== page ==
What Is Personal Contract Purchase (PCP)?

Last year, my good friend Colin went to buy a car in the UK. He went to a reputable dealer, browsed the available cars and eventually drove away with a new Audi A3.

When I asked him about it, he told me he’d taken out a finance option called Personal Contract Purchase (PCP). And when I pressed him on it, he couldn’t actually explain what PCP was or how it worked.

Colin isn’t alone either. In the UK, 88% of men and 75% of women can’t actually explain what PCP is or how it works. And yet PCP is still the most popular car finance option used by 75% of people buying new cars!

That’s super worrying as it means hundreds of thousands of people like Colin are signing long-term financial agreements without actually understanding them.

In this article, I’m going to try and fix that. I’ll discuss what a PCP contract is and how it works. Hopefully, by the end, you’ll be a bit more informed and able to make a more informed buying decision.

A PCP Deal Explained

PCP works by breaking down the value of a car into three parts: the initial deposit; the monthly payments; and the balloon payment. You pay each of the parts at different points in the contract.

Predicting money payments

Before you take receipt of the car, you pay the initial deposit. During the contract, you pay the monthly payments. And after the contract runs out, you have the option of paying the balloon payment to buy the car from the dealer.

Here is a quick example of a PCP contract in action.

Let’s say you want to buy a Ford Fiesta, which costs about £14,000 new. The first thing the dealer will do is calculate the balloon payment, which is based on the Guaranteed Minimum Future Value of the car. (That’s just a fancy way of saying how much the car will be worth at the end of the contract.)

Let’s say you’re looking at a three-year deal and the car will be worth £7,000 at the end of year three.

  • Balloon Payment: £7,000

Next, you pick your deposit. A dealer will usually ask for a minimum deposit of 10% of the list price but it can be more or less depending on your negotiation. In this case, let’s say you put down £2,000.

  • Deposit: £2,000

Finally, the dealer calculates your monthly payments. What’s left to play is really just the list price minus your deposit and the balloon payment. In this case, that leaves £5,000 you need to pay off during the contract, which is £138 per month.

  • Monthly Payments: £138 per month

At the end of the three-year deal, you’ll have paid £7,000 to the dealer, leaving the remaining £7,000 as the optional balloon payment.

If you want to buy the car from the dealer, you pay the balloon payment. If you don’t want to buy the car, you hand it back and walk away.

That end-of-contract flexibility is one of the best things about PCP contracts and is actually what I’m going to talk about next.

End of Contract Options

As I mentioned earlier, you have a few different options at the end of a PCP contract. To be precise, you’ve got three.

First, you can buy the car from the dealer. All you have to do is pay the balloon payment and ownership officially transfers from the dealer to you. However, the balloon payment is usually quite large so customers often struggle to achieve this.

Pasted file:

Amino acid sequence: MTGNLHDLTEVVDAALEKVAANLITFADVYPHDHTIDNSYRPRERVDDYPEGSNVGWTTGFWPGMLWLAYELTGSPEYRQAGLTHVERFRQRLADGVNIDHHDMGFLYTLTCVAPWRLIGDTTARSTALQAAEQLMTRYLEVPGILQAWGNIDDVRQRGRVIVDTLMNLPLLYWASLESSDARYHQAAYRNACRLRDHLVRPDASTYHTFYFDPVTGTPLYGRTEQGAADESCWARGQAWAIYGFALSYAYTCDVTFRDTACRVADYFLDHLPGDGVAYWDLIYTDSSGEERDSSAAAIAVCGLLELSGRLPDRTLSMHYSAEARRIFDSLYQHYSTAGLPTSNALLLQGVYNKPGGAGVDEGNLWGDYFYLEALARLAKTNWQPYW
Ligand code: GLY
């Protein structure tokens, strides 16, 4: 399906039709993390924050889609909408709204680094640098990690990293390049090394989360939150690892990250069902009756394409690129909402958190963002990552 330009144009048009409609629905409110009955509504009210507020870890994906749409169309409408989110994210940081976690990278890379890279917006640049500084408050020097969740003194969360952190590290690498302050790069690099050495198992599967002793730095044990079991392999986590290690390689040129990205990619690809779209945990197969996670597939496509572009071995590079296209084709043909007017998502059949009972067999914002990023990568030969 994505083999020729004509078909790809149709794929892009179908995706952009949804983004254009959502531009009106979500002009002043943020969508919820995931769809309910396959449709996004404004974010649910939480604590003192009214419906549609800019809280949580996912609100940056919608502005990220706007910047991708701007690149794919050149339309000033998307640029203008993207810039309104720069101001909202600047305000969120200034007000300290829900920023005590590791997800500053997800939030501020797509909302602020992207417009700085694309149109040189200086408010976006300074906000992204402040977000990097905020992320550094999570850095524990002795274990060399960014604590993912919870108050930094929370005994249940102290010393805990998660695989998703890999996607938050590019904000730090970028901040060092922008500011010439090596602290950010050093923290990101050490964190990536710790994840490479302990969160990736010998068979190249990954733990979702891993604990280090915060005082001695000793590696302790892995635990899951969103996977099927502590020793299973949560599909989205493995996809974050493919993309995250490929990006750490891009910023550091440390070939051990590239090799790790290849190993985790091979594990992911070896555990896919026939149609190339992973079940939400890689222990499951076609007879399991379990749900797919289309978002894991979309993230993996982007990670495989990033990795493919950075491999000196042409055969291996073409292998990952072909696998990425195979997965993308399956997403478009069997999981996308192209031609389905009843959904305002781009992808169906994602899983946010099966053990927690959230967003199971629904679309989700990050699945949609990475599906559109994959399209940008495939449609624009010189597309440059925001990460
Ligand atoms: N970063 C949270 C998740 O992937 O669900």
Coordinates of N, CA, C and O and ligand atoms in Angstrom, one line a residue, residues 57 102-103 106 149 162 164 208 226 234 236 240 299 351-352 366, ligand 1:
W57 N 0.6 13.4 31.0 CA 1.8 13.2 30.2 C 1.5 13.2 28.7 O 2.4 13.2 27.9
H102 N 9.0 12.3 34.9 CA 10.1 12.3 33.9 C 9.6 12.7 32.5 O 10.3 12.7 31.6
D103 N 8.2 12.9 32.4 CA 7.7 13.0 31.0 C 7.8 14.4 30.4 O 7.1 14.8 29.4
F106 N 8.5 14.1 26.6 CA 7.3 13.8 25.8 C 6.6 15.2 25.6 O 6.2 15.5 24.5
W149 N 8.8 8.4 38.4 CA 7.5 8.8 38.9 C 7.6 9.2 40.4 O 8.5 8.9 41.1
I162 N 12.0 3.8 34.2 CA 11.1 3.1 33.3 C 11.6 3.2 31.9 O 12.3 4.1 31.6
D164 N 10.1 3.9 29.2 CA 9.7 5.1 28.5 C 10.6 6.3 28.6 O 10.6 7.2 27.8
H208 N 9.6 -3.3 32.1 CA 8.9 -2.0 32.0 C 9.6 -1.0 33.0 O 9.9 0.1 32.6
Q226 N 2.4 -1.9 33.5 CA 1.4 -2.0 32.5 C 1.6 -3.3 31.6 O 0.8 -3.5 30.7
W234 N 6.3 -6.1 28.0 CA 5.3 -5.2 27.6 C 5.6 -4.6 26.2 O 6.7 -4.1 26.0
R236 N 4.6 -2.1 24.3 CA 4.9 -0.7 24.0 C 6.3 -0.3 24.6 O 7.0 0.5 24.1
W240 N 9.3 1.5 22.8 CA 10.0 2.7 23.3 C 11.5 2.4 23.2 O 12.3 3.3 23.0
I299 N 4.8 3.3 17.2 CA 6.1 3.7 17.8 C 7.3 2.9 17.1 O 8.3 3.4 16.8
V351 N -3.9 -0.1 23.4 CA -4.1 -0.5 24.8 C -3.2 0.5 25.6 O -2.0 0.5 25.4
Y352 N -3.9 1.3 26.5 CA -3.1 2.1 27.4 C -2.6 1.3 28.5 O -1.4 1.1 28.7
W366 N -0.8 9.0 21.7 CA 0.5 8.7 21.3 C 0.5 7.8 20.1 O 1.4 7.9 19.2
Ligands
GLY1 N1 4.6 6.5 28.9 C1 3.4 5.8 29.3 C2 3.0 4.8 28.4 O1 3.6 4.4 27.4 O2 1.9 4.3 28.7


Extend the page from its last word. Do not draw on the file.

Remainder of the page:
Shaking hands

The good thing about PCP is that you’re making this final decision after a few years using the car. By this point you should know whether it’s a good long-term option.

Your second option is rolling your contract into a new one. Often, if you’ve looked after your car, it’ll be worth slightly more than the dealer thought it would be. In these scenarios, you’ll have some positive equity left in your car. While the dealer won’t pay that equity out in cash, you can often roll it into your next contract, allowing you to pay off a chunk of the deposit.

Your third and final option is to walk away. If you have decided the car isn’t right for you or you just want to get a new car, you can hand the keys back and walk away.

(About four in five people choose one of second two options — rolling the contract on or walking away. Just one in five people on a PCP contract actually end up buying the car.)

Unexpected Charges and Fees

Unfortunately, there are some unexpected costs associated with a PCP contract, which can bump up the price a fair bit.

First, you’ve got insurance. Since the car is technically always owned by the dealer, you’ve got to follow their rules on insurance. Most PCP contracts will require you to have fully comprehensive insurance and something called Guaranteed Asset Protection or GAP insurance. GAP insurance basically covers the difference between what the insurance company says your car is worth and what the dealer originally paid for it.

Second, you’ve got damage charges. While the dealer expects some a small amount of wear and tear, you have to keep your car in good shape and return it in saleable condition. If, at the end of your contract, you return a car with loads of dents, dings, scratches and cracks, it’s suddenly worth a lot less than the dealer expected it to be worth. Someone has to pay for those repairs and that someone is you.

Third and finally, excess mileage. Before you finalise your contract, you have to estimate how far you’ll drive each year. The dealer then uses that estimation to help calculate the value of your car after the contract.

If you drive more than your estimated mileage, the car is worth less and someone has to make up the difference in value. Again, that someone is you.

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